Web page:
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Artificial Neural Networks Approach to Stock Prediction. Presented by Justin Jaeck. Project Outline. Project Description Explanation of neural network usage and procedure Method Formatting of Data Matlab implementation Results from experimentation Conclusion. Project Description.
Presented by Justin Jaeck
Being a very interested and active trader in the stock market, I thought it would be informative to apply particular stock data to a neural network and extrapolate predictions to use in my own investments.
After some research and some trial and error, I decided to use a feed-forward neural network. This network has one hidden layer and is trained with a back-propagation algorithm. The network was implemented with Matlab and the neural network toolbox.
I picked three possible inputs with which to train the network. The first is the closing price of the stock. The second is the volume traded of the stock. The third is the product of the closing price and the volume.
The output of the network is the day to day difference of the closing price.
All data used was obtained from http://www.amex.com. However, this data was not suitable for direct implementation into Matlab. I therefore wrote a java program which formats the data into a useful format.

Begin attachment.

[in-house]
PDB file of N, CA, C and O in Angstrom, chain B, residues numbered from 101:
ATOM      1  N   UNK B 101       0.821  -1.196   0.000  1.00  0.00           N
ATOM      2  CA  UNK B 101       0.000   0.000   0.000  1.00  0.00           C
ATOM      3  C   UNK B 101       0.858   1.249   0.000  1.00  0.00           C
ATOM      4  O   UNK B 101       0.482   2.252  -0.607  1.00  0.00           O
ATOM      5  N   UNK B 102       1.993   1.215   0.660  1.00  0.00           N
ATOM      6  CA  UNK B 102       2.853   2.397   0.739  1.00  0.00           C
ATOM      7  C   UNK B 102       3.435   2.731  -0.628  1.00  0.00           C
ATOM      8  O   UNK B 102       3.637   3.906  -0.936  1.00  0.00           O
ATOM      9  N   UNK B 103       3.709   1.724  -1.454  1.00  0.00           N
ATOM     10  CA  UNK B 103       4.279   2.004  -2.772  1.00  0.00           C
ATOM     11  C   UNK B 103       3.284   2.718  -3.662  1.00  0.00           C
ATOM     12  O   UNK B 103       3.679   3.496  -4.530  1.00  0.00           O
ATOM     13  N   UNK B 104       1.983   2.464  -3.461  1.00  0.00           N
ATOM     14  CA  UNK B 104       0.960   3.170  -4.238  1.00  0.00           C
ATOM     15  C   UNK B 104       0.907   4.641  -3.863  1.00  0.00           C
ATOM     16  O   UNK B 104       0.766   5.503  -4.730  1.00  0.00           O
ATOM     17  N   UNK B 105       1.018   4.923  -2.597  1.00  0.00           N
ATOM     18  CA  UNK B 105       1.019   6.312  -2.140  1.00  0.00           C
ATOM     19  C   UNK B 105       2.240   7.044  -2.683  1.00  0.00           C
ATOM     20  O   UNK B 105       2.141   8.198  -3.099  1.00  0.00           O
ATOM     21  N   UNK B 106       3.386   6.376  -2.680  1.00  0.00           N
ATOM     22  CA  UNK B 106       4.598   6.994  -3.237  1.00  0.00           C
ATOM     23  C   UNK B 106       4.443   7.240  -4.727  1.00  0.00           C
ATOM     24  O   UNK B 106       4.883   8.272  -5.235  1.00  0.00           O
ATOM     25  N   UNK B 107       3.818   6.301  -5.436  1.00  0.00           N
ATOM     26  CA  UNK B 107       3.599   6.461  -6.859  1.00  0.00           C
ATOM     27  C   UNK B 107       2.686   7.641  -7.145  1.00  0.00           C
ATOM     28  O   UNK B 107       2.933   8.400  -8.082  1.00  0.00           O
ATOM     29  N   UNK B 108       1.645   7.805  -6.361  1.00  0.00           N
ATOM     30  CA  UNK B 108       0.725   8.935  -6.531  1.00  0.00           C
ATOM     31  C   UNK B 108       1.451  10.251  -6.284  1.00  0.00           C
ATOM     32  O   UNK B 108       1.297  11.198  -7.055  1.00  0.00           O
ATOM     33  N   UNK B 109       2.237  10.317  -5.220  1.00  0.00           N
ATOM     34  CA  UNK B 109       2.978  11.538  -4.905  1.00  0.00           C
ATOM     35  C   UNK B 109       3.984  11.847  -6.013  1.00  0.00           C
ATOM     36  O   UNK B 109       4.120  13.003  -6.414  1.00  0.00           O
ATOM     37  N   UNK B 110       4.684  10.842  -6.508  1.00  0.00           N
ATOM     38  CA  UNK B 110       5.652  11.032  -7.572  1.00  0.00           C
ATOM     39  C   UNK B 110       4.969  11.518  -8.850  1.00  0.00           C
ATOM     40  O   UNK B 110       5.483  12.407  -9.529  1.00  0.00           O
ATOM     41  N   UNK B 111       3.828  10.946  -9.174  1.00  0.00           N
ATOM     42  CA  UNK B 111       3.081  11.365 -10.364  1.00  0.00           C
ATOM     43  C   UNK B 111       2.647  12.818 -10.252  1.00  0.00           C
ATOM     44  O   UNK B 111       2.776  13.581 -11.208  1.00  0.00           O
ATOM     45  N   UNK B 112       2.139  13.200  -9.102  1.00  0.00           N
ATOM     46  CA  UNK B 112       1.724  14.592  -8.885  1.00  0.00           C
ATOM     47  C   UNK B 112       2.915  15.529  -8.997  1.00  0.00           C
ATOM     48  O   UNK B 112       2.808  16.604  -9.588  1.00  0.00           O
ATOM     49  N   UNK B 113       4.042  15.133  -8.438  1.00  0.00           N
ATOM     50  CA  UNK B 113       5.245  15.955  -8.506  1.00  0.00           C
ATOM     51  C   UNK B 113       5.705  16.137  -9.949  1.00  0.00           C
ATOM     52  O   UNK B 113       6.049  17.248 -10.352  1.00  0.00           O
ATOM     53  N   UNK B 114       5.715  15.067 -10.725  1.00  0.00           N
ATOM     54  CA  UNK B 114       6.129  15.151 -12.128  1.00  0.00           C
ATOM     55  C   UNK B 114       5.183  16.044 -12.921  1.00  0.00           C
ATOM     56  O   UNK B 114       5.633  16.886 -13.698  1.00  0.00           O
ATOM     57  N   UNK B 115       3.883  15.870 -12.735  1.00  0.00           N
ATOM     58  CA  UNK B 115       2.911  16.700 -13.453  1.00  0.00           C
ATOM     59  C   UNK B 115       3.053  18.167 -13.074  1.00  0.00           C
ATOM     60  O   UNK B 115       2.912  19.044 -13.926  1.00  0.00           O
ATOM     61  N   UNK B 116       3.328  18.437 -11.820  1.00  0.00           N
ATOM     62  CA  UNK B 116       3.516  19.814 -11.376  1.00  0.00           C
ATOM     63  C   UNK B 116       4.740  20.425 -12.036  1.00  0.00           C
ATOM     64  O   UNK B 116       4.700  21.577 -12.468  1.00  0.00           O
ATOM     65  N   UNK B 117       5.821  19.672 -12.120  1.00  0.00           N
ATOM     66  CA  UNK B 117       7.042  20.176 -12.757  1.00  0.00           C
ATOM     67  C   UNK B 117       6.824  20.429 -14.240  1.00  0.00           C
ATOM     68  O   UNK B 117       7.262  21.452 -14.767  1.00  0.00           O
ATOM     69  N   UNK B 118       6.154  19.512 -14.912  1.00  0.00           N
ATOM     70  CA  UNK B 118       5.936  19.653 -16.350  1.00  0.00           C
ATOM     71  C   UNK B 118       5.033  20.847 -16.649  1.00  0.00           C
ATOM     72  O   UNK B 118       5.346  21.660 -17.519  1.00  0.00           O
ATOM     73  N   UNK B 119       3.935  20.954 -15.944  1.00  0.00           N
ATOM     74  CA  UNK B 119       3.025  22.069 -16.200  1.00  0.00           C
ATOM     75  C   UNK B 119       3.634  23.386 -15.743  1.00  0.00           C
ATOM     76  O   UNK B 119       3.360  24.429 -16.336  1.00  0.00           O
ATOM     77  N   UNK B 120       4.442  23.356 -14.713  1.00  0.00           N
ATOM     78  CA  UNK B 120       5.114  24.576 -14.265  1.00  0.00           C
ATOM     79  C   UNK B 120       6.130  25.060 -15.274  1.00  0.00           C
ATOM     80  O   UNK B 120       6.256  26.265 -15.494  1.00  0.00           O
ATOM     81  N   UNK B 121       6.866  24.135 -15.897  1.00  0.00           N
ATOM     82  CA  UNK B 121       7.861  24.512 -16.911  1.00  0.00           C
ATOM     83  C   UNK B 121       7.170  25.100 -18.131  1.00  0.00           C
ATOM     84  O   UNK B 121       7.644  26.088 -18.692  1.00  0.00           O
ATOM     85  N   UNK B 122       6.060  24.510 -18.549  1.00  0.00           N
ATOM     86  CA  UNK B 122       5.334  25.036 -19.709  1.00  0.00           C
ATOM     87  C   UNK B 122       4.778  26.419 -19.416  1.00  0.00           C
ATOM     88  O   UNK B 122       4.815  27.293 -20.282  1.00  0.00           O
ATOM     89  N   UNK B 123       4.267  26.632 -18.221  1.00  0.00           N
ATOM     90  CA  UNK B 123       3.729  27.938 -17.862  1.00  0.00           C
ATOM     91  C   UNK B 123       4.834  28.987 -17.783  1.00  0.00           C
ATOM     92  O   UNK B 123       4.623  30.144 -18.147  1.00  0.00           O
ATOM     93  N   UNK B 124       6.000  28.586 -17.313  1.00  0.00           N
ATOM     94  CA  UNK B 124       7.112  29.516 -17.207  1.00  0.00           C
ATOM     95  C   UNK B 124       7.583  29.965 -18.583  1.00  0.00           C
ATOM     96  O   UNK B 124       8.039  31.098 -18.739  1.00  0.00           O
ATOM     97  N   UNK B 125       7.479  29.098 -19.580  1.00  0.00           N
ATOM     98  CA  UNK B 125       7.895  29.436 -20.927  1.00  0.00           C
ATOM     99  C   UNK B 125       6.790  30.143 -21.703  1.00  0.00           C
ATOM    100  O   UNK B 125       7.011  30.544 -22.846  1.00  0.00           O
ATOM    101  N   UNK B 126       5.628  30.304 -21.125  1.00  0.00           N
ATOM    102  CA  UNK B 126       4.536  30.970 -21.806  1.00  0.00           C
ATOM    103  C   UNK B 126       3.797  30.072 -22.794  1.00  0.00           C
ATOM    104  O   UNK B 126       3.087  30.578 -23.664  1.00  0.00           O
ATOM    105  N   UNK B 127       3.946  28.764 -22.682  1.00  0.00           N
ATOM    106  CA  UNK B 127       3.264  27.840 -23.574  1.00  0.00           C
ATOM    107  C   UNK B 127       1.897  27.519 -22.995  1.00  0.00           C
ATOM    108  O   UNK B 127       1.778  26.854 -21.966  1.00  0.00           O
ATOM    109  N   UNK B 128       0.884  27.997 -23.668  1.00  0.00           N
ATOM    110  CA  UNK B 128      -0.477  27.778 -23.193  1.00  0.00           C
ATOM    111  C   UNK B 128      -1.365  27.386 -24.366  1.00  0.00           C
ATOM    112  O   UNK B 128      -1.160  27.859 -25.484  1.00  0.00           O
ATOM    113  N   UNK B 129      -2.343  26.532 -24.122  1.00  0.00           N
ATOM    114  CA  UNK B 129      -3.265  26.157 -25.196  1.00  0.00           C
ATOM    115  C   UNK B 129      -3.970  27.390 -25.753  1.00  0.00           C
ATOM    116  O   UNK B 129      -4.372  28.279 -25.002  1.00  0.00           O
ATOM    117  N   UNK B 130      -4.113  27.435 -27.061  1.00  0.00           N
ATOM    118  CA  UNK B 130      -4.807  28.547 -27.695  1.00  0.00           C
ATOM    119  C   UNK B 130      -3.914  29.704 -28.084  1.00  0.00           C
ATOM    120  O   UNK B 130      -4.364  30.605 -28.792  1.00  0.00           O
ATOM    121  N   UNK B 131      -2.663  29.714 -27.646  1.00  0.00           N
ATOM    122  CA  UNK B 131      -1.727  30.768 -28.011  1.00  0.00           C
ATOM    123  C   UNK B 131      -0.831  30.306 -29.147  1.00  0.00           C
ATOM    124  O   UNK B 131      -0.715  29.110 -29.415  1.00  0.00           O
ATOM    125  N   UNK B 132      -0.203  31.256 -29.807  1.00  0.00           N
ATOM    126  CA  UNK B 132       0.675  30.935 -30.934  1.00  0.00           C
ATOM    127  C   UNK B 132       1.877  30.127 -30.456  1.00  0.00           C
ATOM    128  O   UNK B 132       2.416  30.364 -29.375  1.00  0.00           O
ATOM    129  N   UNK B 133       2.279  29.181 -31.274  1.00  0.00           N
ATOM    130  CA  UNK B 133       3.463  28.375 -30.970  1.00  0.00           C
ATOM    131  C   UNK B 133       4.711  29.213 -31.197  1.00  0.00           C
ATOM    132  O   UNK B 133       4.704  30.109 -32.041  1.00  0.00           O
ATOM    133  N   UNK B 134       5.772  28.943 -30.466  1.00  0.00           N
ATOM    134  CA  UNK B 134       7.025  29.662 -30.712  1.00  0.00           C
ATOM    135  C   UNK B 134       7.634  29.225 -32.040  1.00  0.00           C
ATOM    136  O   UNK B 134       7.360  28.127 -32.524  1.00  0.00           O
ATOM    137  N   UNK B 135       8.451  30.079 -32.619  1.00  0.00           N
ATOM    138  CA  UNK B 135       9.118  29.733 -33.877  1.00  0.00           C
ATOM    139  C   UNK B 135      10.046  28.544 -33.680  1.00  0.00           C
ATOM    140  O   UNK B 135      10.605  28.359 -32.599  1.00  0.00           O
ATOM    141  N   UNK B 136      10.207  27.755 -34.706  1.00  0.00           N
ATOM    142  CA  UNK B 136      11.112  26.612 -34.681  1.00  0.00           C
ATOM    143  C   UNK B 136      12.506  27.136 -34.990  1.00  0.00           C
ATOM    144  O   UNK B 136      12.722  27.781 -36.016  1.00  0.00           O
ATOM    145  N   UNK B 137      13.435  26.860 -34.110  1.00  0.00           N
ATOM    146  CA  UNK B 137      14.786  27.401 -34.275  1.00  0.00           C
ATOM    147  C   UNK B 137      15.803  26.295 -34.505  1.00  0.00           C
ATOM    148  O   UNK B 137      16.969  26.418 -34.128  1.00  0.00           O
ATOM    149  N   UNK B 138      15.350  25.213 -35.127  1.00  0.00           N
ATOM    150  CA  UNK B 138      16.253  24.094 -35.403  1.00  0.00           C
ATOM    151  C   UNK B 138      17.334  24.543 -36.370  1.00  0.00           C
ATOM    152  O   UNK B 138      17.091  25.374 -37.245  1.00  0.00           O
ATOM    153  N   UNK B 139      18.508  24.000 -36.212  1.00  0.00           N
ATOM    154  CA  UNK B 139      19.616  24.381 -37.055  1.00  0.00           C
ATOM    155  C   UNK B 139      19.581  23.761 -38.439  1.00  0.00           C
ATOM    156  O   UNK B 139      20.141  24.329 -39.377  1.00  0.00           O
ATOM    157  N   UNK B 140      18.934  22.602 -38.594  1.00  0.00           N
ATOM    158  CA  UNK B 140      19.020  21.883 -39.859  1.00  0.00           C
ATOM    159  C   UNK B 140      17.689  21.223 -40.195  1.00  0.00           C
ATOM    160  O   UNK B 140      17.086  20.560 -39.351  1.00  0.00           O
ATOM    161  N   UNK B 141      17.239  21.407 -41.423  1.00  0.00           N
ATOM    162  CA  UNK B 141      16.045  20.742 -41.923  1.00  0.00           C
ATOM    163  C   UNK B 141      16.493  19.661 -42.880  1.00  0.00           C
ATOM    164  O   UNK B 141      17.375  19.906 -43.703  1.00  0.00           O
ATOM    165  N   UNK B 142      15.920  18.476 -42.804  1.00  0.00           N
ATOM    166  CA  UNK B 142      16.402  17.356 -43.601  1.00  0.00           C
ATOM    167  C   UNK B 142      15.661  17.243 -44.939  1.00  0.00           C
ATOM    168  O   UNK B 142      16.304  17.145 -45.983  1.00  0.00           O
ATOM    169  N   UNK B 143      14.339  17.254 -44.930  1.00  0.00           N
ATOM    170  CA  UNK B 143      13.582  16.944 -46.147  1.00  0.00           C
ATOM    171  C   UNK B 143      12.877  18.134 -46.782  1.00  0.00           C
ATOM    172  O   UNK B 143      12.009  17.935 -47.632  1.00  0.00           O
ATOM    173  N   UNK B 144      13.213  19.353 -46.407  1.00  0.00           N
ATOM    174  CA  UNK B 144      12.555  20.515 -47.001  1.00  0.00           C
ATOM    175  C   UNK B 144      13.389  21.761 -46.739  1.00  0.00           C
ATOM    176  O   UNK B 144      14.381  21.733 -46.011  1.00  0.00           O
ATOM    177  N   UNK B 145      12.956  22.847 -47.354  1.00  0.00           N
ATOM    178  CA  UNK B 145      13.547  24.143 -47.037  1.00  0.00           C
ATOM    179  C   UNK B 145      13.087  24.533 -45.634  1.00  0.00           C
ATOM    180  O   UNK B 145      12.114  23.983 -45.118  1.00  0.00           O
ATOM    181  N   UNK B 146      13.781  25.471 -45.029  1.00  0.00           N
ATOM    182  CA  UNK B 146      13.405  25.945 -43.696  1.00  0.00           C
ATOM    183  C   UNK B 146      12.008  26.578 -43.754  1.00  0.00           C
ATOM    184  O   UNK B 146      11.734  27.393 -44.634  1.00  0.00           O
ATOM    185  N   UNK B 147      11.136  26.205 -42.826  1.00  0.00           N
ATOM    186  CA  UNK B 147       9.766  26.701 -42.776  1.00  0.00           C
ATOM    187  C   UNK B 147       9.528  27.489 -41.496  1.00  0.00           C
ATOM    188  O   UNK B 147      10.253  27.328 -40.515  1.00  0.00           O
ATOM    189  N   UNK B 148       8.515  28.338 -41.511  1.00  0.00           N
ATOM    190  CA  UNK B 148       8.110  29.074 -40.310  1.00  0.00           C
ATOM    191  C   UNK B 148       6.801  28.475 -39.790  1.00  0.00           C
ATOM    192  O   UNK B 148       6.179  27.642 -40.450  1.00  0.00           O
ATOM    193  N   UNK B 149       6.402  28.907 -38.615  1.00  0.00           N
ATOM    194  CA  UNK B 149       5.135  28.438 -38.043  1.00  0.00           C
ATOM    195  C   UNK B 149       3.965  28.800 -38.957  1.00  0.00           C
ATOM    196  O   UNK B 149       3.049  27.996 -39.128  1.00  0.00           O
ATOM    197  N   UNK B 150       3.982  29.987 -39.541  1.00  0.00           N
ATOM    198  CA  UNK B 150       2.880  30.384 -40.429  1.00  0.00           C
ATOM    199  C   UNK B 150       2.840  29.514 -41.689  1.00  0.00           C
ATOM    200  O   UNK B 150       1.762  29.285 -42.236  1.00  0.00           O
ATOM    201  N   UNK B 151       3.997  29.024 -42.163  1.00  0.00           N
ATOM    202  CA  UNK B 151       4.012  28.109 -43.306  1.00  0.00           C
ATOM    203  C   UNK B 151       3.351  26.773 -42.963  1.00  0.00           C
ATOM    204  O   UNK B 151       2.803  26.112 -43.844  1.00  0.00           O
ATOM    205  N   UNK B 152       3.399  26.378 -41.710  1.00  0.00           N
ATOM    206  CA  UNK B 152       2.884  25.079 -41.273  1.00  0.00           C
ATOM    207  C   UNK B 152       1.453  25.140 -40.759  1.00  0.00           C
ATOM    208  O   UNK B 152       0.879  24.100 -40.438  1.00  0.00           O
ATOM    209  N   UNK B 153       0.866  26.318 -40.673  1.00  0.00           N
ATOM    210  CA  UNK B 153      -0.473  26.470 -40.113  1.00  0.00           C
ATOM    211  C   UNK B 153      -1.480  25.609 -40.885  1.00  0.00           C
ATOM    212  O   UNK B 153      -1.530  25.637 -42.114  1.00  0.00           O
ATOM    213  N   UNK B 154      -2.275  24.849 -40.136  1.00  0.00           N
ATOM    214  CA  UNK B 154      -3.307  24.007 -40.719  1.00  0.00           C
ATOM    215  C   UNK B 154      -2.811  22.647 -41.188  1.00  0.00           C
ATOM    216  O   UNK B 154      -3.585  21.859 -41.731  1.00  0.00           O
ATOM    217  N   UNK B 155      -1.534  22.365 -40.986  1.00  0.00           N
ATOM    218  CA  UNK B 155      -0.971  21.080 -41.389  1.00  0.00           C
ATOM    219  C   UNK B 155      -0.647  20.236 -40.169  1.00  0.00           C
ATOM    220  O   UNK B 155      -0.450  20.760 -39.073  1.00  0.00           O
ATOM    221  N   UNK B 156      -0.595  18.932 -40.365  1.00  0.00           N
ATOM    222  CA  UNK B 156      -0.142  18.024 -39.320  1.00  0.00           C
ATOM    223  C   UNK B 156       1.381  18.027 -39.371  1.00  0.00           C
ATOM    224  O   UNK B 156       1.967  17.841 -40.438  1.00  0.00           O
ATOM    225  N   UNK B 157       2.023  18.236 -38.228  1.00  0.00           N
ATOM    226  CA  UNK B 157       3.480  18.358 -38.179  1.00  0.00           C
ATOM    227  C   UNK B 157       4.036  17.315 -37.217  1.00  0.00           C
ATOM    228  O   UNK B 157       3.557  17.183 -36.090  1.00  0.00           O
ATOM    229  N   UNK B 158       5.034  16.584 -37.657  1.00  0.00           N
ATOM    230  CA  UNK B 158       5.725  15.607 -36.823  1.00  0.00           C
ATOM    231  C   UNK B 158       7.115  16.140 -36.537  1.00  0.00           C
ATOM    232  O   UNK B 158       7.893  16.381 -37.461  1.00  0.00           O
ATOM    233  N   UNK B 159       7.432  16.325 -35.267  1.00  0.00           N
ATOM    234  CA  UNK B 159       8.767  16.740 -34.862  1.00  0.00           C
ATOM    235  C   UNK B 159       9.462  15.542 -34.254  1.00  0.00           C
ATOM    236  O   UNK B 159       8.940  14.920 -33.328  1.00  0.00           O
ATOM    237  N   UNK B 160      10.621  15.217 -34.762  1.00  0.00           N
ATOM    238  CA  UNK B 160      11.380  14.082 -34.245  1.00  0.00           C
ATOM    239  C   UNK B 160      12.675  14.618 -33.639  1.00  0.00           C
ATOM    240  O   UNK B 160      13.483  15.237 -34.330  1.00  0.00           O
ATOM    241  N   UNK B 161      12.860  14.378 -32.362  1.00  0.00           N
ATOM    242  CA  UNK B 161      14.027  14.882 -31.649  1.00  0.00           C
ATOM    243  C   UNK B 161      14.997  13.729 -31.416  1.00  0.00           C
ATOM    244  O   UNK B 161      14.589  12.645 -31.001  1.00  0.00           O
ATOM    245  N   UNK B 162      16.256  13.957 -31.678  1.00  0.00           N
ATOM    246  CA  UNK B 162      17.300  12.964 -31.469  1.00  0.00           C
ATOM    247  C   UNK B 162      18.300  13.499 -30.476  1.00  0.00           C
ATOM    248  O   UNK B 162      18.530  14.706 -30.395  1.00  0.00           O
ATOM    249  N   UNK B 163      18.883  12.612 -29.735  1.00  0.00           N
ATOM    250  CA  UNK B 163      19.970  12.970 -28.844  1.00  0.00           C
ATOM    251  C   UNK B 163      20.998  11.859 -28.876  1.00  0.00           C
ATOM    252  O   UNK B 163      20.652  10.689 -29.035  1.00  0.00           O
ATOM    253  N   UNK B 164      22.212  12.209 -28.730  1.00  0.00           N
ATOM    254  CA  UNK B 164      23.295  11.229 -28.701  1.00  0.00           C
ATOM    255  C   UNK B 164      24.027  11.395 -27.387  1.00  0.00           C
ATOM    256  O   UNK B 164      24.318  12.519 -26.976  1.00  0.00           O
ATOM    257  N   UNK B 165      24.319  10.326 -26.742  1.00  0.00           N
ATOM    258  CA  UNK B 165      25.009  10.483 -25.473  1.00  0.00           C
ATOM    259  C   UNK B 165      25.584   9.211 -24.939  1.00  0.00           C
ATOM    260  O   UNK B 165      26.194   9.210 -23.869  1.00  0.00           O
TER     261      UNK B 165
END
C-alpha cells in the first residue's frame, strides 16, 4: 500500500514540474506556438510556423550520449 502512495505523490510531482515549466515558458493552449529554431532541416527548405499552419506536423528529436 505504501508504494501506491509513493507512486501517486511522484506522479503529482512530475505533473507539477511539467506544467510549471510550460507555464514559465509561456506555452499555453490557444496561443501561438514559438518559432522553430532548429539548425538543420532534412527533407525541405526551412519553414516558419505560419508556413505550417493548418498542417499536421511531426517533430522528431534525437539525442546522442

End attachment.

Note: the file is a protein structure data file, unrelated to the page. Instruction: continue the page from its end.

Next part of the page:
Data is taken from the website for the stock of interest. It can be saved to a text file.
A java program takes this text file, formats the dates, removes extra white space, and scales the volume accordingly.
My matlab program takes the output of the java program and does some additional formatting. This includes storing the date in serial format as well as calculating the product of volume and closing price.
The user can then select what data is to be used for training. Upon selection, he/she selects the amount of data to be used, the number of points used to predict the next point, and the number of neurons in the hidden layer.
Once the user has input the file and selected the options, training of the network is begun. The trained network is then used to simulate and form predictions. These predictions are plotted along with the actual values. An additional plot is also generated which shows the difference between the actual and predicted values
In general, I found that the product of volume and closing price consistently yielded the best results. I experimented with stocks that are highly volatile and others which are very stable. Regardless of the stock, the results were the same.
I had hoped to be able to predict future values of the stock, but was unable to do this. The best I could do was to predict one day into the future. However, this was found to have no accuracy whatsoever.
I feel that there are too many outside factors which effect the price of a stock to simply pick a few and expect a good prediction. Many of the most influential factors are also such that they cannot be characterized into data for training purposes. Such things include press releases and earnings reports, as well as the actions of the Federal Reserve Board.